Ten Reasons "One More Day" Is the Worst Spider-Man Story Ever


#4 – The Spider-Man Swings Alone

As much as the intended purpose of Civil War was to tear the Marvel Universe apart, it did an excellent job of bringing things together. After setting it up in House of M, Civil War established an over arching theme to the entire universe. You really got the sense that all of these characters, even in their own books, existed in the same universe at the same time. What happened in books like Captain America and Iron Man had ties to what happened in other books like Wolverine and New Avengers, and so on. Not in the sense that you had to read everything to get the whole story but that you’d get some bonus insight and background information if you did. One can argue that Marvel’s always been like that, but to me it seemed much more prevalent post Civil War. I was such a fan of this newly integrated universe that I started collecting five new Marvel titles after Civil War.

Right there in the thick of things was Spider-Man. This was a relatively new place for him. Before joining the New Avengers Spidey had mostly swung solo, sticking to his own book(s) and doing his own thing, barring the occasional team-up or special guest appearance. He was sort of where Daredevil is now, and even he has some dealings with The Hood to tie him into New Avengers. I, for one greatly enjoyed the character’s wider integration into the universe over the last couple years. Peter’s friendship with the Avengers, his mentor relationships Captain America and Iron Man, and even the new spin on old connections brought about by the unmasking. Realistically, what more could you have done with Spider-Man and J. Jonah Jameson?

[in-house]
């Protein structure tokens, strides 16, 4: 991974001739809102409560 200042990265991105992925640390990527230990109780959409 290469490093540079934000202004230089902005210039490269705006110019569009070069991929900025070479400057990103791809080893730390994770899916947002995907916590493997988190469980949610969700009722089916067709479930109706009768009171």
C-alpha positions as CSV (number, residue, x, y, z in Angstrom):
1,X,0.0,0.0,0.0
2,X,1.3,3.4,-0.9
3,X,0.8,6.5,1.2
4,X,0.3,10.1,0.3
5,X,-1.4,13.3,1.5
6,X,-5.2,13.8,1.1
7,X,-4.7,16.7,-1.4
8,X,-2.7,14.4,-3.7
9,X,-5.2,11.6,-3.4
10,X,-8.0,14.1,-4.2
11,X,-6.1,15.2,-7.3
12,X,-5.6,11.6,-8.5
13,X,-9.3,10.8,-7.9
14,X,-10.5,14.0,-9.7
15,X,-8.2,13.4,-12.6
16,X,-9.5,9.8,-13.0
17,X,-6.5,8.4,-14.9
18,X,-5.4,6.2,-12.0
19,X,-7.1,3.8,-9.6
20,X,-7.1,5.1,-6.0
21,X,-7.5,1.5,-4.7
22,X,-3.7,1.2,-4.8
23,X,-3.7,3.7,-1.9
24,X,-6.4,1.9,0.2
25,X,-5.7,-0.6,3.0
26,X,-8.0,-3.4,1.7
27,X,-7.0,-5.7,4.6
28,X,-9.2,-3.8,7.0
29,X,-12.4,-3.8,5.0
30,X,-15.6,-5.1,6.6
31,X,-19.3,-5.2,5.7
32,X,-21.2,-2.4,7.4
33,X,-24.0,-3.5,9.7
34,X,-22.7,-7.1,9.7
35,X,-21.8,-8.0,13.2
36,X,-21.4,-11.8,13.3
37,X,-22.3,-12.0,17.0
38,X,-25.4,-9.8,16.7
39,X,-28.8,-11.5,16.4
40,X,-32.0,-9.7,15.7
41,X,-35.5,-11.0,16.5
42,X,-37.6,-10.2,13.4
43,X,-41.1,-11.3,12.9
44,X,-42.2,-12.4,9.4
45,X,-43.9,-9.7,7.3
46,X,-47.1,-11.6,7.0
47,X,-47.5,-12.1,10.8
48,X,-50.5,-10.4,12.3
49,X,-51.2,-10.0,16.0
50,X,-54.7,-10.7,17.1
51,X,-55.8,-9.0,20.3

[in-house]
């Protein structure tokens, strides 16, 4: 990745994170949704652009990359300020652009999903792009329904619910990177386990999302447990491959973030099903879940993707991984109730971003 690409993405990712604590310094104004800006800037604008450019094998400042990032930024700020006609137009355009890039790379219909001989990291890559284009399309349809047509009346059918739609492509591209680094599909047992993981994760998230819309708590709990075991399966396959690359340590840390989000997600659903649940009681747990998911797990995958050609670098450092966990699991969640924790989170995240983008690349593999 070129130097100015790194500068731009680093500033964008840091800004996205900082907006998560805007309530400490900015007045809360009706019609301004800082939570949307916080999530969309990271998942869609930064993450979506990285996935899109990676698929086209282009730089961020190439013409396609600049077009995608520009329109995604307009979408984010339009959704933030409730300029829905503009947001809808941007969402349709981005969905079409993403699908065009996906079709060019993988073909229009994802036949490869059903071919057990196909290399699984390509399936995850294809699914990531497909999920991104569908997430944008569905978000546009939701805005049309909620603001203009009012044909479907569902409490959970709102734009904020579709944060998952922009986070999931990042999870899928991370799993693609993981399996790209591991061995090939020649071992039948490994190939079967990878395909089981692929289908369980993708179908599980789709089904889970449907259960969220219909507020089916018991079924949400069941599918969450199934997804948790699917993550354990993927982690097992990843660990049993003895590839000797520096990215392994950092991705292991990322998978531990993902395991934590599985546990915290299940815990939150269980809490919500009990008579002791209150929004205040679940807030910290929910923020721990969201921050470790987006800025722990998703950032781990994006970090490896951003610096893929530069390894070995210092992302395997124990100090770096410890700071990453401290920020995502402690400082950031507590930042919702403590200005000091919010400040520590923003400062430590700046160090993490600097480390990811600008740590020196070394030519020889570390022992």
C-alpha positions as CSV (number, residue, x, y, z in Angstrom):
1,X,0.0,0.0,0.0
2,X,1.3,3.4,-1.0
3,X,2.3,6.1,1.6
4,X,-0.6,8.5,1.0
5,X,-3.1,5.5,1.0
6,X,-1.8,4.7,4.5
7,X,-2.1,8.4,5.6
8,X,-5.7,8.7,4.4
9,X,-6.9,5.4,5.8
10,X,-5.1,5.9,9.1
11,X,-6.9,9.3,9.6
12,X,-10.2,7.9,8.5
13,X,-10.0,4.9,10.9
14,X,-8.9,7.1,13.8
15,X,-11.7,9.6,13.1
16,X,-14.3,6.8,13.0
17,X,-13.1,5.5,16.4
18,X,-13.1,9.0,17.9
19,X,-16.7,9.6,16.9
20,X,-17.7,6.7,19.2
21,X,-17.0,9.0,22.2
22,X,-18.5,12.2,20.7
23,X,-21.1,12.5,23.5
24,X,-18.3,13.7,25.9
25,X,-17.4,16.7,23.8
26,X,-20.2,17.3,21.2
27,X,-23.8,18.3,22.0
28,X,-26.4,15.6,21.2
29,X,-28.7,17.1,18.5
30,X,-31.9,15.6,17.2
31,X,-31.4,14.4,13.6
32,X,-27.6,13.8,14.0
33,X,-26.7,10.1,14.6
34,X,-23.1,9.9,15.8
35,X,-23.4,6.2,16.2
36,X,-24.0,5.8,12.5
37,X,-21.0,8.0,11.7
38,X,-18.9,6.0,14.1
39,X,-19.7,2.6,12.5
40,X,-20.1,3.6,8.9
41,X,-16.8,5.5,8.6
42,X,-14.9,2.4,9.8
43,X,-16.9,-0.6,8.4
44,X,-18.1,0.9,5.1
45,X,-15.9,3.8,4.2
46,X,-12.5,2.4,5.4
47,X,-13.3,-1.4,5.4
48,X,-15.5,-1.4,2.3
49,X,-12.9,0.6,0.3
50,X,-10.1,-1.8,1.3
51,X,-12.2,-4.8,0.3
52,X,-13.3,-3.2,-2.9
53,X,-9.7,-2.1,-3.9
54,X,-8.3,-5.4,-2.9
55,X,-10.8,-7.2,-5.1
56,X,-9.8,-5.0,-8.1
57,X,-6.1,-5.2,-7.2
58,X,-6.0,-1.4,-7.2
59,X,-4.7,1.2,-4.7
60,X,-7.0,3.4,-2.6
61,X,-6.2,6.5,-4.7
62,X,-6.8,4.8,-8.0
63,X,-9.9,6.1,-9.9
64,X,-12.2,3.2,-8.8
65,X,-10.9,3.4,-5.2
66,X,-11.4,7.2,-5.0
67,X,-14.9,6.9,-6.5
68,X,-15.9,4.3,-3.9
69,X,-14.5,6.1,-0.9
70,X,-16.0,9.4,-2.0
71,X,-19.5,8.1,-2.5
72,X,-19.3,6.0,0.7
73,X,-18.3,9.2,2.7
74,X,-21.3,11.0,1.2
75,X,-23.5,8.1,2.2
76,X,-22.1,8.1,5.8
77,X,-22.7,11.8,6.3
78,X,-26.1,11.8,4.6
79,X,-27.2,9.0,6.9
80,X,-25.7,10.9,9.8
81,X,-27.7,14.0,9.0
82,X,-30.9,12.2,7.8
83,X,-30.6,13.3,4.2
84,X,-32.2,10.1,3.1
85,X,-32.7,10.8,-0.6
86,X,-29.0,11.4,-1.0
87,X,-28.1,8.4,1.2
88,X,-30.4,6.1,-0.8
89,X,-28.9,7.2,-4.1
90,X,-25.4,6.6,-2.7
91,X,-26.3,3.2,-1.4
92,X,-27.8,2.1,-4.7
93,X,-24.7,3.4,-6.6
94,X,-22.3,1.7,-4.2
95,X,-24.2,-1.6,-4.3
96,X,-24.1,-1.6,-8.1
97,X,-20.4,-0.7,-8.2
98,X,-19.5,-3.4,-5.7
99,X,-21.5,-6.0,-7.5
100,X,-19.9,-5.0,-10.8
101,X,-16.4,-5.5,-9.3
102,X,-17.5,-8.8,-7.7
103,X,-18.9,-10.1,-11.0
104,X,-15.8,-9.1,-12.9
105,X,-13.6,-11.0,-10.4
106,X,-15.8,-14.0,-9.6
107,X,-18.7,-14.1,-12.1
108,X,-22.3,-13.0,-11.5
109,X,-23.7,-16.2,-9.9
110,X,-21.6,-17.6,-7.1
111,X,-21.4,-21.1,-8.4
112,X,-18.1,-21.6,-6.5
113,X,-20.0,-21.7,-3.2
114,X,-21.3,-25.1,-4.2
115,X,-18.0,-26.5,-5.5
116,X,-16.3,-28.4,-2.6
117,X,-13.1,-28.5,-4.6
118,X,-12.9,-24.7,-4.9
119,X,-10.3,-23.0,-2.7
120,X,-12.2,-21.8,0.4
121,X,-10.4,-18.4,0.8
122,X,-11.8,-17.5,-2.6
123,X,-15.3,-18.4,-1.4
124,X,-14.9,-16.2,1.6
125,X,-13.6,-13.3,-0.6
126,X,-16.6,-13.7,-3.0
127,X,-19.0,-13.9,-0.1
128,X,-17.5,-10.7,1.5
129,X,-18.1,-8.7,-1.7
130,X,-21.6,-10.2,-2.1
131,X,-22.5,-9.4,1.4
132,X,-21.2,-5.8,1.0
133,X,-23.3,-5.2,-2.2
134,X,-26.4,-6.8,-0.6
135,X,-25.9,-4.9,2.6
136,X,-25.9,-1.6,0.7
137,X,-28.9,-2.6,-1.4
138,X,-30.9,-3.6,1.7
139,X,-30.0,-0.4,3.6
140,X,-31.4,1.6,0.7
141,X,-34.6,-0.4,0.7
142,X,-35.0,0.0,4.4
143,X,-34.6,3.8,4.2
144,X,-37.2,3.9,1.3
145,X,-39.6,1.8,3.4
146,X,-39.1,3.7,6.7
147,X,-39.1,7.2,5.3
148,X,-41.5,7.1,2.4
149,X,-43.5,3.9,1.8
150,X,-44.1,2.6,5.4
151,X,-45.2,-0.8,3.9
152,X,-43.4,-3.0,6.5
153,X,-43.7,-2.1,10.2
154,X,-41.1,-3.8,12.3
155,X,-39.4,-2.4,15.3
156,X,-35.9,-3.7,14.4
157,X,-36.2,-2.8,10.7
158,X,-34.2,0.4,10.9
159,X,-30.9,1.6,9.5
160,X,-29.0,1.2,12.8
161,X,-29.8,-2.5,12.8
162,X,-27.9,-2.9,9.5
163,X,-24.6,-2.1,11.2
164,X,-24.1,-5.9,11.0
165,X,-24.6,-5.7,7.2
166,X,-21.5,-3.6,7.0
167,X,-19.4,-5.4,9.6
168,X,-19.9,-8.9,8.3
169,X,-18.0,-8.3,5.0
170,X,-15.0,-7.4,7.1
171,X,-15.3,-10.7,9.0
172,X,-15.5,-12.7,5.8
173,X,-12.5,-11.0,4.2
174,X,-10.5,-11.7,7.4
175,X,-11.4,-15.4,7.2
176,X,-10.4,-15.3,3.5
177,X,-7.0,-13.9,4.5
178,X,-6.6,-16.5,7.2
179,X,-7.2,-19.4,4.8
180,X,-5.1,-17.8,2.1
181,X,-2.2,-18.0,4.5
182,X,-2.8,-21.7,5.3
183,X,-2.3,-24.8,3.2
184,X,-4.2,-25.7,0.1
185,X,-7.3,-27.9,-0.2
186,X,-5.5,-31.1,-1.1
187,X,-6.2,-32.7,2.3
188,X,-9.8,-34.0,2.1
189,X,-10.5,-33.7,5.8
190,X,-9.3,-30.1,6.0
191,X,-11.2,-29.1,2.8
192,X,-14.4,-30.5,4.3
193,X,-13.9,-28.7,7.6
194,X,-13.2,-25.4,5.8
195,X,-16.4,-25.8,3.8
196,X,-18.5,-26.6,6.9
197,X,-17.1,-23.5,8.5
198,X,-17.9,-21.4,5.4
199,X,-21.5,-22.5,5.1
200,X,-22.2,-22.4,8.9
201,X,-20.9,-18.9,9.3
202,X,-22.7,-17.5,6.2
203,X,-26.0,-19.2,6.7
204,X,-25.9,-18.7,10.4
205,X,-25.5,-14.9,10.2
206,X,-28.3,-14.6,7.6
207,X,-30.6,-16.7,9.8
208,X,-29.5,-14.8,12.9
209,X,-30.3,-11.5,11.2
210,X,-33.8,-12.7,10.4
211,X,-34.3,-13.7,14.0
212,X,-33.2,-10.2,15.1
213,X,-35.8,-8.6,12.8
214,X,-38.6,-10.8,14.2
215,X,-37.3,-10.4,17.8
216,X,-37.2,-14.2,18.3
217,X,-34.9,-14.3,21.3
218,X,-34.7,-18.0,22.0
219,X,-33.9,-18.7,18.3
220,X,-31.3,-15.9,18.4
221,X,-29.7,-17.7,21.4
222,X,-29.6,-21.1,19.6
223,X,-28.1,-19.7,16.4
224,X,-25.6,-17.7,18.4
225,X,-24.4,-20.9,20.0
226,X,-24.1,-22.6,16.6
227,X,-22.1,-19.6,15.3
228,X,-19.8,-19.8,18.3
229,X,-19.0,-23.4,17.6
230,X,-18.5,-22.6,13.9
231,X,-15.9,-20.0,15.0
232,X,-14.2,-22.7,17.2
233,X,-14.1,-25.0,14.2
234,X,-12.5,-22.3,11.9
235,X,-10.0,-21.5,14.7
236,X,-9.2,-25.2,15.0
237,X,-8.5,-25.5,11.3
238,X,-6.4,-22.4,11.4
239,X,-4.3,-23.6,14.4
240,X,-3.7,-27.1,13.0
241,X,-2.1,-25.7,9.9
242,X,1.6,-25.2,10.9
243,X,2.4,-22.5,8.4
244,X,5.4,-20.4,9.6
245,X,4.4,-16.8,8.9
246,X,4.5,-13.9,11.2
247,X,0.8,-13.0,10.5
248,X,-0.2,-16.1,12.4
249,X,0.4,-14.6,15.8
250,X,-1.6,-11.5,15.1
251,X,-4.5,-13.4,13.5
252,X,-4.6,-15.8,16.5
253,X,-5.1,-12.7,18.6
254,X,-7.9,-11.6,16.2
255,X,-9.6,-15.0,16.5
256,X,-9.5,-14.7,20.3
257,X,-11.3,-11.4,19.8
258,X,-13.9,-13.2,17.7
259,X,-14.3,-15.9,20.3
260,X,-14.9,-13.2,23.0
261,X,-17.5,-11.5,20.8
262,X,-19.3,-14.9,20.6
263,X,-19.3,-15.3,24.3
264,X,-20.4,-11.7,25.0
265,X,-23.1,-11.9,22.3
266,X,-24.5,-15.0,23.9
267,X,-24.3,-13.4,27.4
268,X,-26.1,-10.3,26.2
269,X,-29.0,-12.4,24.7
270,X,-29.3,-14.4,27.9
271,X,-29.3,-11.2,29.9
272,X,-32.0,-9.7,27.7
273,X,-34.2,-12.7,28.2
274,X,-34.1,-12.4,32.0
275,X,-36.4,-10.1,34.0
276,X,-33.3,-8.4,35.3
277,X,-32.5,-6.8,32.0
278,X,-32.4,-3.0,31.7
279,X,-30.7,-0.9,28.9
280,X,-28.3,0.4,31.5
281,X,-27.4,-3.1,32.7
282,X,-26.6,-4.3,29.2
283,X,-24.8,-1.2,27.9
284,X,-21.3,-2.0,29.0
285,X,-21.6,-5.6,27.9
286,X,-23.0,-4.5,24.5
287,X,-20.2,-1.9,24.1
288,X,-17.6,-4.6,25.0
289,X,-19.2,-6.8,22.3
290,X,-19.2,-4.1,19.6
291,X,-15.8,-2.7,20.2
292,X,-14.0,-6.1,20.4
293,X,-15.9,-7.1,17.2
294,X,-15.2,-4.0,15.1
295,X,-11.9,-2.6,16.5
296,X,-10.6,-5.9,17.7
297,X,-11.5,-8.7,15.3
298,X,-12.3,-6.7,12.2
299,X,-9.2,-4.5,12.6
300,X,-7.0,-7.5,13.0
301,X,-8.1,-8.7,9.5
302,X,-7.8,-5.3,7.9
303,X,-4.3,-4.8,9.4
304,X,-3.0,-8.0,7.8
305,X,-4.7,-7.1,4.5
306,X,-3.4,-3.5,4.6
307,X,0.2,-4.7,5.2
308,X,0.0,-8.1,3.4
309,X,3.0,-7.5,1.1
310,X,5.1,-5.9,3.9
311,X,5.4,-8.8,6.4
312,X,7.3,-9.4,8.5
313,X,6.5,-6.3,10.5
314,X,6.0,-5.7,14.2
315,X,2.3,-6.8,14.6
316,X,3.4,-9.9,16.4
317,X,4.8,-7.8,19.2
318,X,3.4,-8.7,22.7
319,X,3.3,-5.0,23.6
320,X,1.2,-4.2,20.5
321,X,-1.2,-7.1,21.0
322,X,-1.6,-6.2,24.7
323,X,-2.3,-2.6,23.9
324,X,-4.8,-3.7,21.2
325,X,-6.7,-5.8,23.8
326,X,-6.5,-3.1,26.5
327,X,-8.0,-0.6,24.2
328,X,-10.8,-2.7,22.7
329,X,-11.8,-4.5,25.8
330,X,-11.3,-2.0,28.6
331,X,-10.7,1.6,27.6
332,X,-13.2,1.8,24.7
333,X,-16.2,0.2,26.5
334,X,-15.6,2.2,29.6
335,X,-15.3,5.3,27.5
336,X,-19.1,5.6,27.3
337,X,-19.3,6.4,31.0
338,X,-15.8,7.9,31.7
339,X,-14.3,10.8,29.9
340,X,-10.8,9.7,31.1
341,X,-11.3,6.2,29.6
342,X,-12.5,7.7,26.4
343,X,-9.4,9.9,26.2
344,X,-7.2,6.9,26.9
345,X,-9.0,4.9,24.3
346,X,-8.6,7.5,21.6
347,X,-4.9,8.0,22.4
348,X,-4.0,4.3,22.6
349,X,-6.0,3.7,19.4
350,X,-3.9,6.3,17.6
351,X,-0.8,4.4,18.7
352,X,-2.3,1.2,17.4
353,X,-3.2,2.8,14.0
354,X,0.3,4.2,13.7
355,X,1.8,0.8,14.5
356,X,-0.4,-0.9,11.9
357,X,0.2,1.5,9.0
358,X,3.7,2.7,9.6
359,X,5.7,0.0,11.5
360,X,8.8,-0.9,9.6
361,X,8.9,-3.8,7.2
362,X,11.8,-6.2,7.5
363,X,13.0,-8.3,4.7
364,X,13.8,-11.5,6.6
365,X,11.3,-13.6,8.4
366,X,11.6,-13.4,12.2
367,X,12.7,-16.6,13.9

“One More Day” and the resulting “Brand New Day” storyline have effectively wiped away those stories and pulled Spidey back into his own corner of the Marvel U. All of his relationship and character developments over the last twenty years, but specifically the last three, have been called into question. Who does Spider-Man know and not know? What did he do and not do? How will writers tackle the issue of Spidey’s place in the Marvel Universe without throwing their hands up and saying “It’s magic, we don’t have to explain it.”? Will it even be attempted or will Spider-Man just stick to his own books and drop by New Avengers merely to shoot webs at something and say a funny one liner? My money’s on the latter.

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